Group A Streptococcus (GAS)

Three students sat around laptops talking

Dear Parents/Carers,

You may have seen recent press coverage regarding Strep A infections in children so I am writing to make you aware of the symptoms of Strep A and what to do should your child become unwell. At present there are no confirmed cases at the academy.

Group A streptococcus (GAS) is a common bacteria. Lots of us carry it in our throats and on our skin and it doesn’t always result in illness. However, GAS does cause a number of infections, some mild like scarlet fever and some more serious.

The most serious infections linked to GAS come from invasive group A strep, known as iGAS. These infections are caused by the bacteria getting into parts of the body where it is not normally found, such as the lungs or bloodstream. In rare cases an iGAS infection can be fatal. Whilst iGAS infections are still uncommon, there has been an increase in cases this year, particularly in children under 10 and sadly, a small number of deaths across the UK.

As parents you should monitor your child for any GAS/scarlet fever symptoms and take action to get treatment as soon as possible. Symptoms include a sore throat, headache, fever, nausea and vomiting. This is followed by a fine red rash which typically first appears on the chest and stomach, rapidly spreading to other parts of the body. On more darkly-pigmented skin, the scarlet rash may be harder to spot, but it should feel like ‘sandpaper’. The face can be flushed red but pale around the mouth. It should be treated as soon as possible with antibiotics to minimise the risk of complications and reduce the spread to others.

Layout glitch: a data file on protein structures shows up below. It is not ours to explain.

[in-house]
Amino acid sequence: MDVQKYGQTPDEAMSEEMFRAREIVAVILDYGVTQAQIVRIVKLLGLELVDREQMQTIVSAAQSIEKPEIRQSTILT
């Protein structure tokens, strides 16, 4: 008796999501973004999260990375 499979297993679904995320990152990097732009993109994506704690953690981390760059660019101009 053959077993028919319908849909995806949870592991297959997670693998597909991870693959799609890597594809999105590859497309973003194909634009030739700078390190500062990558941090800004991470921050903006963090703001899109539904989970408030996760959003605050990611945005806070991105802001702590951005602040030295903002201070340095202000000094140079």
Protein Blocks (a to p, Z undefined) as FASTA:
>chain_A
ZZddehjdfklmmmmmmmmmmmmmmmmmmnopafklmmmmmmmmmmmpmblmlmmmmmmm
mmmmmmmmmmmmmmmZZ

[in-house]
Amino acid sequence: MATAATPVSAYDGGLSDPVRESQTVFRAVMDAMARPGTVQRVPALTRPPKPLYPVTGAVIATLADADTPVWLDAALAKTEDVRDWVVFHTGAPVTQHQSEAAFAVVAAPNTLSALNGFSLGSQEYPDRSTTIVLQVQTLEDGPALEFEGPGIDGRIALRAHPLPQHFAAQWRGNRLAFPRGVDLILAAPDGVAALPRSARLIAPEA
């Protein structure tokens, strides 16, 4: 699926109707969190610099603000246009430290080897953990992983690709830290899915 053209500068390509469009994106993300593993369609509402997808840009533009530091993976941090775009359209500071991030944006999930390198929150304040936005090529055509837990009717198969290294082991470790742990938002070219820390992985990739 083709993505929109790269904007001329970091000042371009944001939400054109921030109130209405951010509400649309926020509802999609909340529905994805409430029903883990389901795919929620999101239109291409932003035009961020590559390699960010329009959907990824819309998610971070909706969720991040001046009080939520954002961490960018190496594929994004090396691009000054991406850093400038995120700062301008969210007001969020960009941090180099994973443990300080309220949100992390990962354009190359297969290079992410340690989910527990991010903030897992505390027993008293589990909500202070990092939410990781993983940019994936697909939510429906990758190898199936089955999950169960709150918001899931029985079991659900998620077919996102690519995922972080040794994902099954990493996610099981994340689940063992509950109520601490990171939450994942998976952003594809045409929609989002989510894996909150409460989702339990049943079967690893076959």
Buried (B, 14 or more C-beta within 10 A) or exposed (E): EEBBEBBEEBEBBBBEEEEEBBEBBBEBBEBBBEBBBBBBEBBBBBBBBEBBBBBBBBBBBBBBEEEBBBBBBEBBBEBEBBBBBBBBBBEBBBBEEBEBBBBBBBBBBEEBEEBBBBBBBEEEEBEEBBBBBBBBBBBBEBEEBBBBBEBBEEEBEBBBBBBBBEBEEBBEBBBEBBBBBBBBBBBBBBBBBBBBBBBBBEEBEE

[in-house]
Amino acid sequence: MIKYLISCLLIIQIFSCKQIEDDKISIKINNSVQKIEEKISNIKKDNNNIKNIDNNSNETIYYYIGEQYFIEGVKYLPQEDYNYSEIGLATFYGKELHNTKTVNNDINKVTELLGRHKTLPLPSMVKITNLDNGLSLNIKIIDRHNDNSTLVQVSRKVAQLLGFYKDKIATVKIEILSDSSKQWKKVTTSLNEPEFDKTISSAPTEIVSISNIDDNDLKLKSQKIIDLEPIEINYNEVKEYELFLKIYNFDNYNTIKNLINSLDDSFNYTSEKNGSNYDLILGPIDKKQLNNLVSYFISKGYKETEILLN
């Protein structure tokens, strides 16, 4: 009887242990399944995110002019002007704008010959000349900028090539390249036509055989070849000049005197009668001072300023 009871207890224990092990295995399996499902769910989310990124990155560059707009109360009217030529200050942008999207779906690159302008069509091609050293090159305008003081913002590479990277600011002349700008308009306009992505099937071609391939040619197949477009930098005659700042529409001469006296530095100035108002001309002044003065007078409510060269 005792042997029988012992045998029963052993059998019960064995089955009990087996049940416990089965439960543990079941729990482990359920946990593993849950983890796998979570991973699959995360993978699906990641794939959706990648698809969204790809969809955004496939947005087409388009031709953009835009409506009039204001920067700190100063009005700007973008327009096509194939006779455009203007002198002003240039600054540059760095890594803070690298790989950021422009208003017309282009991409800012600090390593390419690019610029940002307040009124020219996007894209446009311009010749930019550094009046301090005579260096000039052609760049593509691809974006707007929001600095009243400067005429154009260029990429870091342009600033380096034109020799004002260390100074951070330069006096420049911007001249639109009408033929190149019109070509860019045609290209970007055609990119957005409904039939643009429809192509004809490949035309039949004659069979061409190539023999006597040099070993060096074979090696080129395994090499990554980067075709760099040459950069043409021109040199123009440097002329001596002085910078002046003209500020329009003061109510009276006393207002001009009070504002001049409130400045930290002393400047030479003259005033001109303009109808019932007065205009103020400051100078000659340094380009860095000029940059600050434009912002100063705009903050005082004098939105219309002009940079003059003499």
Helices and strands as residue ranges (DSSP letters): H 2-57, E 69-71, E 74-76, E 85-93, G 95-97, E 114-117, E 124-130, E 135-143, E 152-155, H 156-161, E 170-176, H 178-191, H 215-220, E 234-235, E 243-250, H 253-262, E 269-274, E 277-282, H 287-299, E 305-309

If you think you, or your child, may have GAS/scarlet fever:

  • See your GP or contact NHS 111 as soon as possible
  • Make sure that you/your child takes the full course of any antibiotics prescribed by the doctor.
  • Stay at home, away from school for at least 48 hours after starting the antibiotic treatment to avoid spreading the infection
  • Notify the academy that your child has a suspected or confirmed case

If your child has an underlying condition which affects their immune system, you should contact your GP or hospital doctor to discuss whether any additional measures are needed.

As a parent, if you feel that your child seems seriously unwell, you should trust your own judgement. Contact NHS 111 if or your GP if:

  • your child is getting worse
  • your child is feeding or eating much less than normal
  • your child shows signs of dehydration
  • your child is very tired or irritable

Call 999 or go to A&E if:

  • your child is having difficulty breathing – you may notice grunting noises or their tummy sucking under their ribs
  • there are pauses when your child breathes
  • your child’s skin, tongue or lips are blue
  • your child is floppy and will not wake up or stay awake

These are links to further information:

GAS/scarlet fever is spread by close contact with an infected person and can be passed on through coughs and sneezes or from a wound. It is therefore important to maintain good hand and respiratory hygiene to stop the spread.

Please continue to encourage your child to regularly wash their hands properly with soap for 20 seconds and remind them to always use a tissue to catch coughs and sneezes.

If you have any concerns please do not hesitate to contact us. If there are confirmed cases we will notify parents and in the event of an outbreak (ie more than one case) we will also notify the local Health Protection Team.

Yours sincerely,

Mr M Gore